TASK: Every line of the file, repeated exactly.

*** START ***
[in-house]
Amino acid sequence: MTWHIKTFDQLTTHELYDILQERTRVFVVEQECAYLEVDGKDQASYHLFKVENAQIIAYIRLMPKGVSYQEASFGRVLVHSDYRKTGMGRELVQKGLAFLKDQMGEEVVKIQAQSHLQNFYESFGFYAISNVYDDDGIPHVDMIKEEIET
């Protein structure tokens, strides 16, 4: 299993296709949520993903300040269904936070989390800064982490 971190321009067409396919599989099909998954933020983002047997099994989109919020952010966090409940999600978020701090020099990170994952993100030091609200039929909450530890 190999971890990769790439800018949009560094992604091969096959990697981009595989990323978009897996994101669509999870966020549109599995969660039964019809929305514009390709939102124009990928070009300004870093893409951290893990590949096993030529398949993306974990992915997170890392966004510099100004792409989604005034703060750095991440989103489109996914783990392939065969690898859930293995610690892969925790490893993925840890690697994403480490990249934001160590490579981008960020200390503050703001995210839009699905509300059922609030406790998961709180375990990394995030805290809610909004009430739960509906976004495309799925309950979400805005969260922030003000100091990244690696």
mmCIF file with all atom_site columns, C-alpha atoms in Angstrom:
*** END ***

[in-house]
Amino acid sequence: MTWHIKTFDQLTTHELYDILQERTRVFVVEQECAYLEVDGKDQASYHLFKVENAQIIAYIRLMPKGVSYQEASFGRVLVHSDYRKTGMGRELVQKGLAFLKDQMGEEVVKIQAQSHLQNFYESFGFYAISNVYDDDGIPHVDMIKEEIET
């Protein structure tokens, strides 16, 4: 299993296709949520993903300040269904936070989390800064982490 971190321009067409396919599989099909998954933020983002047997099994989109919020952010966090409940999600978020701090020099990170994952993100030091609200039929909450530890 190999971890990769790439800018949009560094992604091969096959990697981009595989990323978009897996994101669509999870966020549109599995969660039964019809929305514009390709939102124009990928070009300004870093893409951290893990590949096993030529398949993306974990992915997170890392966004510099100004792409989604005034703060750095991440989103489109996914783990392939065969690898859930293995610690892969925790490893993925840890690697994403480490990249934001160590490579981008960020200390503050703001995210839009699905509300059922609030406790998961709180375990990394995030805290809610909004009430739960509906976004495309799925309950979400805005969260922030003000100091990244690696």
mmCIF file with all atom_site columns, C-alpha atoms in Angstrom: